This is interesting. I know for a fact that some other para-church groups were pyramid schemes, because they tried to recruit me as staff. Each staff member had to raise their own salary, plus a hefty extra amount, which was taken off the top for “headquarters expenses”. Actually, though, a big chunk of the “headquarters expense” went to their boss, and another big chunk went to the bosses’ boss, etc. By the time you were 2-3 levels up, you were personally getting paid hundreds of thousands of dollars every year (in 1970’s dollars).

I never found out very much about how Navs was funded or paid their staffs. …”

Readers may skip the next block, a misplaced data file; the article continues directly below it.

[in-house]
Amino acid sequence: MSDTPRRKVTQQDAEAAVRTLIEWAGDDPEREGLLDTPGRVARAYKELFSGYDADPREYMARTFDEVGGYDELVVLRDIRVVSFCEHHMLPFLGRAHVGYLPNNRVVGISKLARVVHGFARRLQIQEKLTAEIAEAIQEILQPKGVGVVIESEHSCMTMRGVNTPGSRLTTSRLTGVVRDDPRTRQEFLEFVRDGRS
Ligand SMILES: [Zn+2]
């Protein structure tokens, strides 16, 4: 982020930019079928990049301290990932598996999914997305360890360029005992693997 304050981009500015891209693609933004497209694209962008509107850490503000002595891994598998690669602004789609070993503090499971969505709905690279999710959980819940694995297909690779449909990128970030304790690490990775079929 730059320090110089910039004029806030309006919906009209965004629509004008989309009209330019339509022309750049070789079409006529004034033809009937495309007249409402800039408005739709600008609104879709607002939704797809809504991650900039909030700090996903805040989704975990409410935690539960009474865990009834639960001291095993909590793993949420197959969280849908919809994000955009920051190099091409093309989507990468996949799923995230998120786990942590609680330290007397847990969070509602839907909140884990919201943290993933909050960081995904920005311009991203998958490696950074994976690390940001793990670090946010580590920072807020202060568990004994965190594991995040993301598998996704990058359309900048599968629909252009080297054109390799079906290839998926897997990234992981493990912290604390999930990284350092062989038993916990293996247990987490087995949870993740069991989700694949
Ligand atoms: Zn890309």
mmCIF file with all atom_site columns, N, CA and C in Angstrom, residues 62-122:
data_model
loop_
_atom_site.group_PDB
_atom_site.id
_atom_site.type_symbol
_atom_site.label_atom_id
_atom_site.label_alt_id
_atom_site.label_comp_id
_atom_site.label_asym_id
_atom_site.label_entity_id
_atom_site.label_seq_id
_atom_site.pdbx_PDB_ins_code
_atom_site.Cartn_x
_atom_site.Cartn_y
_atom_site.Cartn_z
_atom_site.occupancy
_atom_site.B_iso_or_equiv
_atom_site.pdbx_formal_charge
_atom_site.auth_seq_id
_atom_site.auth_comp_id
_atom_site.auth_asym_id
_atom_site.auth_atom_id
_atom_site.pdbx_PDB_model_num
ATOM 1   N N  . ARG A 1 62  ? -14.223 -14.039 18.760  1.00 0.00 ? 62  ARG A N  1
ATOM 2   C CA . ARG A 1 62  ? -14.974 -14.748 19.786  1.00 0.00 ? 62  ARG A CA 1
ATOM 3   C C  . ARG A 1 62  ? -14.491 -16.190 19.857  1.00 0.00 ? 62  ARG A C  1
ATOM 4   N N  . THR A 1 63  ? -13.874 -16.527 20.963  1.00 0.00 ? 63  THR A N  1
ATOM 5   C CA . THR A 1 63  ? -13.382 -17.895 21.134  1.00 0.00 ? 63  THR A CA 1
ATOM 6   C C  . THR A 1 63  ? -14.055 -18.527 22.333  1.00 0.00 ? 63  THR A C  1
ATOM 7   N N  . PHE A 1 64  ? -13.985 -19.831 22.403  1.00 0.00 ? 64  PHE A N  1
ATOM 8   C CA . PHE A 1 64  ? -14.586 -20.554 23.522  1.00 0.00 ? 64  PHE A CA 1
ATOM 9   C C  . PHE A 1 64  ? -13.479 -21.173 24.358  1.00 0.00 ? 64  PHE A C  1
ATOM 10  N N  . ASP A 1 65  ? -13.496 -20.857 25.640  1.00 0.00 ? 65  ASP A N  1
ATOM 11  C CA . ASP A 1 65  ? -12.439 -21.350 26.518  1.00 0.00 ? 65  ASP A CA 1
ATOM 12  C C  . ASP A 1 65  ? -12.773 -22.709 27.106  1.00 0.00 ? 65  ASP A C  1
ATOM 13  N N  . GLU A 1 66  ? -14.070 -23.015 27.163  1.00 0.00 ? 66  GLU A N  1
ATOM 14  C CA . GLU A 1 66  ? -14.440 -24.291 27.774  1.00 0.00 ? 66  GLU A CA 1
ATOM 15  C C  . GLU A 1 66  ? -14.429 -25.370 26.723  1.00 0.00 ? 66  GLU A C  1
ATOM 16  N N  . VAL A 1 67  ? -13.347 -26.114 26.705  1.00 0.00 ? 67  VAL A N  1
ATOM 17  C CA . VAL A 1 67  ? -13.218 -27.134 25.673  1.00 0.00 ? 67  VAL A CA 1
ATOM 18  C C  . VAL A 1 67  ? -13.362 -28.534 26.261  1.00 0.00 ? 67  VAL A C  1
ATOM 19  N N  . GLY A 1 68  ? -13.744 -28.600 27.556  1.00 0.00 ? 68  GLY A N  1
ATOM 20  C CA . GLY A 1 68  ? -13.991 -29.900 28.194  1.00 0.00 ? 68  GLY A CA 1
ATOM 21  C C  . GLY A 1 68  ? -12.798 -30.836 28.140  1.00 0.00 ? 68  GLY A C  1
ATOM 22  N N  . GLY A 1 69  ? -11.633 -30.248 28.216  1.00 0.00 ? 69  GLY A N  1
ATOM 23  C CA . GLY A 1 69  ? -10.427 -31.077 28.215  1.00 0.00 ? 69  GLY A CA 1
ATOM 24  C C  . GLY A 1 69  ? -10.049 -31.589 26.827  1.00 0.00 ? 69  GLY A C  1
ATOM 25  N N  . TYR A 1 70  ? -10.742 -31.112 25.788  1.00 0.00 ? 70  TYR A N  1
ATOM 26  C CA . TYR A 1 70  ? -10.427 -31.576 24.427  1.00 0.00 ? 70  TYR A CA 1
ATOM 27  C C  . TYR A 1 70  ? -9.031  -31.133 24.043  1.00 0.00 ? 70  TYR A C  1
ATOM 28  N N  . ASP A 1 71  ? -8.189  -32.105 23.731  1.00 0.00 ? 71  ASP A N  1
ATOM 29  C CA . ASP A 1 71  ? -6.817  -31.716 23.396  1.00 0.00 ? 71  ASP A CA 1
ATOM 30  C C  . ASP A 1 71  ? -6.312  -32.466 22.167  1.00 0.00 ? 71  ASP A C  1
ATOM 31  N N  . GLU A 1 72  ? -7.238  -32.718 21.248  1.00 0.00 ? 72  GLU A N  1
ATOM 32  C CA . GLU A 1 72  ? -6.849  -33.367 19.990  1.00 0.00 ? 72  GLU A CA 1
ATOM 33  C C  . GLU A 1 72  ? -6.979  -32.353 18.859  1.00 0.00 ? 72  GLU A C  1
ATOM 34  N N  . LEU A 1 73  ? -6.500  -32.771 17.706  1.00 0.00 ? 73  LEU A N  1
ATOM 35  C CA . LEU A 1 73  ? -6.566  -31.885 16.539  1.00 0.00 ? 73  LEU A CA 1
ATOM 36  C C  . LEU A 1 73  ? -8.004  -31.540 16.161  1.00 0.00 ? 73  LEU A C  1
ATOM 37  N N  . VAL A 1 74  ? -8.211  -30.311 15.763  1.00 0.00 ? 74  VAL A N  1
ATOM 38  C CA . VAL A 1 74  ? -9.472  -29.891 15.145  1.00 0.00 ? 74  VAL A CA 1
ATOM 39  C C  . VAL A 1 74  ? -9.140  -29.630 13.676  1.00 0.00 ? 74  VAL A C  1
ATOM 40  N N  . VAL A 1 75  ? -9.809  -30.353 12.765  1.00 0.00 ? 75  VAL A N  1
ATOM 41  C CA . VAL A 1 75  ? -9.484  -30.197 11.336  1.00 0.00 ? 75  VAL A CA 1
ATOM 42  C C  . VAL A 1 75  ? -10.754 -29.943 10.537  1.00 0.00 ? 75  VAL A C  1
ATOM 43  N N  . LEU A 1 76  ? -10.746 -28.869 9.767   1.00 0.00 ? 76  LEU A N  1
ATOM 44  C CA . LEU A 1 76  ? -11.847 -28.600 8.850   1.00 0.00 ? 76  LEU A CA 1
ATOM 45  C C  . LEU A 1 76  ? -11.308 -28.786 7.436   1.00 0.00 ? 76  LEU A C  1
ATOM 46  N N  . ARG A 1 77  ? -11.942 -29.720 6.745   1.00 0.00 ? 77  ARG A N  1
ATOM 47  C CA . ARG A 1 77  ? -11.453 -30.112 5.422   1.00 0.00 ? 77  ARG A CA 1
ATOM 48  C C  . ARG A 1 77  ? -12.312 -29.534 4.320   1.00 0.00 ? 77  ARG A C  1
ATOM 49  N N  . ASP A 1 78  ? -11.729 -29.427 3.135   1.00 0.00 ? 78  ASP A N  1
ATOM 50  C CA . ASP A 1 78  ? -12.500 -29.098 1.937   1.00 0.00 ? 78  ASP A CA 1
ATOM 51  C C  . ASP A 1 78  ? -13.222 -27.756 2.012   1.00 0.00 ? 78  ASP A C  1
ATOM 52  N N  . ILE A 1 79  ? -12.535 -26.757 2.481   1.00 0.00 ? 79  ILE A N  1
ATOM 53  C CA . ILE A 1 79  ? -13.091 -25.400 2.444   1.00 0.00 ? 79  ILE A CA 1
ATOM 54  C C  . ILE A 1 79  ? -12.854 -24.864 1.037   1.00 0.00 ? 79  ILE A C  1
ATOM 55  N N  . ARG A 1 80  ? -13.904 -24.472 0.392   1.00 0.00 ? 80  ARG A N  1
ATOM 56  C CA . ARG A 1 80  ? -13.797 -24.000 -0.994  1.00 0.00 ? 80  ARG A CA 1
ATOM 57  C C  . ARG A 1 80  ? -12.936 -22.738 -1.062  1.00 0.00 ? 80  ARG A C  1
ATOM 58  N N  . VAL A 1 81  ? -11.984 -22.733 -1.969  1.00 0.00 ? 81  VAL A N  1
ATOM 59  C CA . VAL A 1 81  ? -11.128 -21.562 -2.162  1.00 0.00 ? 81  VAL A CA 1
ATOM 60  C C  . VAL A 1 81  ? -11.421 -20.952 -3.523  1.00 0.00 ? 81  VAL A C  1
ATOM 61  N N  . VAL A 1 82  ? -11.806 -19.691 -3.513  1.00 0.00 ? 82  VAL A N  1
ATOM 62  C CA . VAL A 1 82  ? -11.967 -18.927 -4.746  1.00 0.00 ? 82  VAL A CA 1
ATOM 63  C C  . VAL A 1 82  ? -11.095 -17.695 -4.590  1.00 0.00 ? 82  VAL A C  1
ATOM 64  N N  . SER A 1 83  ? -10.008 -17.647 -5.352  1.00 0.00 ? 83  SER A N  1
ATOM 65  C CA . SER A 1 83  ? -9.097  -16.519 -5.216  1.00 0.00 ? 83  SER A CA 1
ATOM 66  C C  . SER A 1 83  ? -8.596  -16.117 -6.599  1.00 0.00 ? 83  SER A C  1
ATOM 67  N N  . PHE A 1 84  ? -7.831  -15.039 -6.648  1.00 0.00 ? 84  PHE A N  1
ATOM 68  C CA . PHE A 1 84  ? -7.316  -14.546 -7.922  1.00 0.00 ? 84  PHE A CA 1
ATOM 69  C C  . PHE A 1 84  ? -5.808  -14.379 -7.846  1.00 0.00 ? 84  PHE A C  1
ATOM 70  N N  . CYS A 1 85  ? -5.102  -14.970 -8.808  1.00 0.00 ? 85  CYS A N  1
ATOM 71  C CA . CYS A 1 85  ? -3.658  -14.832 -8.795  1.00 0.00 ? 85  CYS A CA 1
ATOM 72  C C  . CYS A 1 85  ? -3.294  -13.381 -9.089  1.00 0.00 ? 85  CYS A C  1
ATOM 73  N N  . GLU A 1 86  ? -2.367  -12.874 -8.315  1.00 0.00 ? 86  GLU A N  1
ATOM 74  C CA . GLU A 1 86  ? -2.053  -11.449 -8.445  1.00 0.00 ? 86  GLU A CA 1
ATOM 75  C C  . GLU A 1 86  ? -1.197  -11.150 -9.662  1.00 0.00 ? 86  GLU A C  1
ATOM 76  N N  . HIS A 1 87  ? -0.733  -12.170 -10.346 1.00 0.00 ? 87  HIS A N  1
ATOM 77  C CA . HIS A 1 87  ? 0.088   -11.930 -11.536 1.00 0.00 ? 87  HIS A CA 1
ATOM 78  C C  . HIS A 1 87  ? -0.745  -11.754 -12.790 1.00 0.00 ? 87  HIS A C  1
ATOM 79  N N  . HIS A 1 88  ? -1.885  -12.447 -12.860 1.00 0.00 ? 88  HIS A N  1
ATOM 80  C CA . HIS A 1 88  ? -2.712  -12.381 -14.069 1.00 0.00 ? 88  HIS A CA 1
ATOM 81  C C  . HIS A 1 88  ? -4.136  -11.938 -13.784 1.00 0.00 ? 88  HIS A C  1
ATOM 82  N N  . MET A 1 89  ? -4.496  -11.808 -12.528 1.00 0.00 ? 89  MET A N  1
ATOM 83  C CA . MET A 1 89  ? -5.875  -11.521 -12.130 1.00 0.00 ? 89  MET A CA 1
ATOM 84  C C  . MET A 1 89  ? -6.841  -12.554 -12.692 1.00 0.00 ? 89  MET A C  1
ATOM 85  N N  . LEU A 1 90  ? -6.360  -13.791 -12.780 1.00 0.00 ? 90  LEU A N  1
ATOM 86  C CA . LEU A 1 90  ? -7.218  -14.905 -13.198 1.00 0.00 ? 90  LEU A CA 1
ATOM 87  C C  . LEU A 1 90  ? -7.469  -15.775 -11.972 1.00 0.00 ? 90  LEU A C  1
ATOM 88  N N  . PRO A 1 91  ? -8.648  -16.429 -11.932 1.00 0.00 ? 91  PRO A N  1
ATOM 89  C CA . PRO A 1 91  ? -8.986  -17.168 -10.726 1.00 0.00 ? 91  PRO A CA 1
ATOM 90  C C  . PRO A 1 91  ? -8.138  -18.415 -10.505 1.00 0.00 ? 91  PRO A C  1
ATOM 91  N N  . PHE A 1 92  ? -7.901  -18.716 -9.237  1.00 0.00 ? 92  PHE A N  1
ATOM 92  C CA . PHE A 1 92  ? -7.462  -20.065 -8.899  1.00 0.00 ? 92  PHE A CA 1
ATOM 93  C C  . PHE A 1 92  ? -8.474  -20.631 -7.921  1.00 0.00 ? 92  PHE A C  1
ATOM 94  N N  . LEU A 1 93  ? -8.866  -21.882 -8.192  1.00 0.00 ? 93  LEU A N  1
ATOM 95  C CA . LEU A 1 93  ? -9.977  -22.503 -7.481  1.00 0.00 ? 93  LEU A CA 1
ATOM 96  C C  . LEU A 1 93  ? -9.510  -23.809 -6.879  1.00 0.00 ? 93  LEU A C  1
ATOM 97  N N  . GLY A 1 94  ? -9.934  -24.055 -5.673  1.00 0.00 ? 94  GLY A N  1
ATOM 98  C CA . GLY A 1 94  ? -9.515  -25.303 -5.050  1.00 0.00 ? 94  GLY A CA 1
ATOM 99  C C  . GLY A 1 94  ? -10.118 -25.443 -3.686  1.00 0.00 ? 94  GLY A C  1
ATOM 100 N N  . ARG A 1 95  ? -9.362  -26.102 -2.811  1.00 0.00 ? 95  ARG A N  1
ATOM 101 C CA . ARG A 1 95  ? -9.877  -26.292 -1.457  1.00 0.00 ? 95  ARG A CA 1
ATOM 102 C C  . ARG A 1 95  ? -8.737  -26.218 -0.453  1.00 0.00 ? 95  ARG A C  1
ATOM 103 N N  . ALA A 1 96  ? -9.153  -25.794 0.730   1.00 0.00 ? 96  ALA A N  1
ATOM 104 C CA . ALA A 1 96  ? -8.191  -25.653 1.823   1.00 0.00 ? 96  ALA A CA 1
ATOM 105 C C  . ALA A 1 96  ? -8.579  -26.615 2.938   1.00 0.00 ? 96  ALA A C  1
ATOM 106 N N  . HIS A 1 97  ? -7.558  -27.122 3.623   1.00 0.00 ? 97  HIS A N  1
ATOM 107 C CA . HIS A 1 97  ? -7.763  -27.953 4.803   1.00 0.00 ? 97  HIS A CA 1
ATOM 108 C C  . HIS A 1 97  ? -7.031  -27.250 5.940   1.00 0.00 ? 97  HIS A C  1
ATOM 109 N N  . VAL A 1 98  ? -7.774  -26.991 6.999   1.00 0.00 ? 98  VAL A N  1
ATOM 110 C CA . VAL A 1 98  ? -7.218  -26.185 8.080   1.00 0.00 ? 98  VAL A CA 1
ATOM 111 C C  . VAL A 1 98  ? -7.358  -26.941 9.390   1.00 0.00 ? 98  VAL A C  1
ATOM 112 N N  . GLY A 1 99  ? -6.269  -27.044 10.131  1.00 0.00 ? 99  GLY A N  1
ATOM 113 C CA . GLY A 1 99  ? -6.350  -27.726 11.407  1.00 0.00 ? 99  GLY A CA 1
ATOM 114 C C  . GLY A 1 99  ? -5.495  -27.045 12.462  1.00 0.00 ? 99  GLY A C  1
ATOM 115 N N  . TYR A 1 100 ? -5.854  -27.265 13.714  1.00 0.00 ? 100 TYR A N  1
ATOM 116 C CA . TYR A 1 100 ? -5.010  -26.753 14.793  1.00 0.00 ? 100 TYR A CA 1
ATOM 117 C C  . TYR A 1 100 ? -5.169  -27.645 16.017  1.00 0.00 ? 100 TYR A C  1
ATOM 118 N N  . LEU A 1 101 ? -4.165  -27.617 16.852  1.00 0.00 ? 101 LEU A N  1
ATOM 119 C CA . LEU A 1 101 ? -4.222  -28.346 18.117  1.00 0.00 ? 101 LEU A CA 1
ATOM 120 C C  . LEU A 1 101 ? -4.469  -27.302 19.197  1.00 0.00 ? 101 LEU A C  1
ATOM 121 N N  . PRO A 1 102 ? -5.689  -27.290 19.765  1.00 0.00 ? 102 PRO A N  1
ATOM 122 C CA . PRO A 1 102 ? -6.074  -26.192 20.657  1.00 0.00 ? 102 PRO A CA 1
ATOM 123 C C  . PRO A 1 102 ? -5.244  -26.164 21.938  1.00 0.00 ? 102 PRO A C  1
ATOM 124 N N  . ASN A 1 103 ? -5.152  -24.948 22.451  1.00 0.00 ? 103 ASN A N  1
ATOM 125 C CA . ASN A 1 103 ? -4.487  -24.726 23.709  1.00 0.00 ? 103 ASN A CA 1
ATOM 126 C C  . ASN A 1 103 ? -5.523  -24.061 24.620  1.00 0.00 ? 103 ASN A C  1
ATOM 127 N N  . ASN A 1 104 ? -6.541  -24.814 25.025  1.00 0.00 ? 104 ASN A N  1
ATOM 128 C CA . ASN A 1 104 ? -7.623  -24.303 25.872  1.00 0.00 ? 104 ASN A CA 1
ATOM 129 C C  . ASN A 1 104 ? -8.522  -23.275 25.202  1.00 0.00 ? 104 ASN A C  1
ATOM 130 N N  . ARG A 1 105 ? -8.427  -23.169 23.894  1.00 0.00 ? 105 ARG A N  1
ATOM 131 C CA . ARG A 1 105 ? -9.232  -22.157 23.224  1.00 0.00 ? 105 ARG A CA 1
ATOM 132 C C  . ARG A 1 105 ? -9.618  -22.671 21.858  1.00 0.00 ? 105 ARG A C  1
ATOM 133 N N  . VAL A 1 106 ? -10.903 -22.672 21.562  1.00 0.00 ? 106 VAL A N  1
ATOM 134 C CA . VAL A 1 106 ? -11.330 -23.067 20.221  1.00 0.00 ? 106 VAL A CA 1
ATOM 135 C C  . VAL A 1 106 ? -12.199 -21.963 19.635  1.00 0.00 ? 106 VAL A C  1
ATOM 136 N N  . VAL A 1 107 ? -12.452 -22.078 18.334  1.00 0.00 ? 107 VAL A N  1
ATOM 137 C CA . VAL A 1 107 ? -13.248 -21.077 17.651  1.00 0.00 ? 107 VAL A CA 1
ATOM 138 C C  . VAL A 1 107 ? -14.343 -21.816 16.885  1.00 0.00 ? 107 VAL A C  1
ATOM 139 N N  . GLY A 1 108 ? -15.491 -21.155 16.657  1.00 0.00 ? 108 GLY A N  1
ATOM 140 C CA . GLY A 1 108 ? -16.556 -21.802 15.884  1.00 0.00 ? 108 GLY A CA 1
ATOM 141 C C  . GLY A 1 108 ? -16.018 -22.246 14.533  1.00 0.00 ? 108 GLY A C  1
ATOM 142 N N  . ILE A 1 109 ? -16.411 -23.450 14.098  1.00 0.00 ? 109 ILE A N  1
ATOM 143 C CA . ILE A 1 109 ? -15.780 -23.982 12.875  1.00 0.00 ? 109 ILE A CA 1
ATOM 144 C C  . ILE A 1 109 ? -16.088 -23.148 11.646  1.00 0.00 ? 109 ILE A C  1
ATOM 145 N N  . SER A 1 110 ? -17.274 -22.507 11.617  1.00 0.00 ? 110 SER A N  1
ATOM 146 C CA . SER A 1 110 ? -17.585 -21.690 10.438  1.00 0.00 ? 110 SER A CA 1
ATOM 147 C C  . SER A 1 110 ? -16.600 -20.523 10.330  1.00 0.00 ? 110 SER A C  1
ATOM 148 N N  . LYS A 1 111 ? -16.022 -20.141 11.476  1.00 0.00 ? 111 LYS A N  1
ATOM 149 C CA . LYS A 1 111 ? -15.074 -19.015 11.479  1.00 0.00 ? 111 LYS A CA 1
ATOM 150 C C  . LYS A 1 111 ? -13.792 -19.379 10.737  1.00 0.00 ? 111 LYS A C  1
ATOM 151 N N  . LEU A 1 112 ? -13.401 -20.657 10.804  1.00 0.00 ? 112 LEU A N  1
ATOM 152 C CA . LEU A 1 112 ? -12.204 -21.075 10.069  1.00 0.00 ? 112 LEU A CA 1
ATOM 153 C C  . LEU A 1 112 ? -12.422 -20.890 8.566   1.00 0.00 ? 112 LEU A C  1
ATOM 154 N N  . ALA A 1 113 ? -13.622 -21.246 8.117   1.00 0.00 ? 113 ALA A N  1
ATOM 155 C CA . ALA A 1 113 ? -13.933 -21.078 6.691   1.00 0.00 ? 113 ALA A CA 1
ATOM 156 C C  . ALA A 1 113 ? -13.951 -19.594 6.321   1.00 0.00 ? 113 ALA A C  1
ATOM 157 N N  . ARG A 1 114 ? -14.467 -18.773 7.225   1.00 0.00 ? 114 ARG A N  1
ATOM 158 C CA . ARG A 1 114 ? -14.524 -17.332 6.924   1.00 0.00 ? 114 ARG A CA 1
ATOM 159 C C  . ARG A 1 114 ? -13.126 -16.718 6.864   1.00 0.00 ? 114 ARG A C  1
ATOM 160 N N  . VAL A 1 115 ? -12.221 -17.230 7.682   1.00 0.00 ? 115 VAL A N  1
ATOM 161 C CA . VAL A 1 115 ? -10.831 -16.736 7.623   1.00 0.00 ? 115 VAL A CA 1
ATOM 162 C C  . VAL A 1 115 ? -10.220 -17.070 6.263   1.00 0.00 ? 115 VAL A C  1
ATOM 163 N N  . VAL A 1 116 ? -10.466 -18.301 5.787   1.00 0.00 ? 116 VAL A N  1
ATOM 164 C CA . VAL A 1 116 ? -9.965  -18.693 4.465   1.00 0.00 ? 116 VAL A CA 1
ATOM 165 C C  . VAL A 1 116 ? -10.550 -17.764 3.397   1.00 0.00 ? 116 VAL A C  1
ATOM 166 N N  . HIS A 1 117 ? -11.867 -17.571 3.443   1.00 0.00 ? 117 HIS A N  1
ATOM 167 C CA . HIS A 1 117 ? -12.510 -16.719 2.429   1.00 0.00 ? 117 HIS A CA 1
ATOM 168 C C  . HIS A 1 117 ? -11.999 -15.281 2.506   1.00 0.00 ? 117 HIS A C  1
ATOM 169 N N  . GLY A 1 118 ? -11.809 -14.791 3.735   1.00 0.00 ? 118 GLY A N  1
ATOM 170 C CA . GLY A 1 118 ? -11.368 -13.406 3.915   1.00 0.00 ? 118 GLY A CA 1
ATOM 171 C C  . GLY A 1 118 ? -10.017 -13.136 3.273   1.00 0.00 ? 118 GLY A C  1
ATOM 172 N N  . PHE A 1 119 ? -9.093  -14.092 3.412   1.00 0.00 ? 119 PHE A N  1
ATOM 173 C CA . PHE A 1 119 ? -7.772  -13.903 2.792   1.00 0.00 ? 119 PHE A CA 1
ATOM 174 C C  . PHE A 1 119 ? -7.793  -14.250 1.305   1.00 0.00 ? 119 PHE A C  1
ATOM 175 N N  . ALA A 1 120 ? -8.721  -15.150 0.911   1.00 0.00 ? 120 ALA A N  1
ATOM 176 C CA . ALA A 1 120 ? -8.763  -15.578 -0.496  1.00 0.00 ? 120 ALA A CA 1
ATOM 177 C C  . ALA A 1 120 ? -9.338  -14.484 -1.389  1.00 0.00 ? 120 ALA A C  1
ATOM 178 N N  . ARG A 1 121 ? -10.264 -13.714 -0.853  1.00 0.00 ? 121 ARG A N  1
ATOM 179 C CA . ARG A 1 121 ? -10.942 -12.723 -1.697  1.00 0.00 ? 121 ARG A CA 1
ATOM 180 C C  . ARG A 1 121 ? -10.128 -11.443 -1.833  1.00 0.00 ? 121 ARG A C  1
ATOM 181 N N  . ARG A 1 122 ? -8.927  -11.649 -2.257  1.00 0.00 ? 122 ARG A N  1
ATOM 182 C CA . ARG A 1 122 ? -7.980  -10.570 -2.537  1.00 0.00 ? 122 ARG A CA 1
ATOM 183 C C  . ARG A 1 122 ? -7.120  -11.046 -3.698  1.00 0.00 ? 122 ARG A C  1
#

Excerpt from: https://www.reddit.com/r/atheism/comments/8d1y4f/any_previous_navigators_out_there/

Navigators: Facade, Ranking Systems, Oppression of Women, Taking Advantage of Military Couples

The Navigators operates out of the facade of being extremely welcoming and inviting. 

 A few things this group did were:

Ranking systems (disciples/discipleship)

Oppression of women. We were not to speak up, teach, or challenge our husbands decisions. Our modesty was a fundamental aspect of our acceptance in the group… Most of the wives stayed home and if a few did work or were single they were essentially treated as outsiders. I remember one time a particular young lady began to question the group on their theology – and my husband at the time was encouraged to have me, his wife, never talk to her again because she was a bad example to me. Because of her questioning, she was suddenly considered an enemy.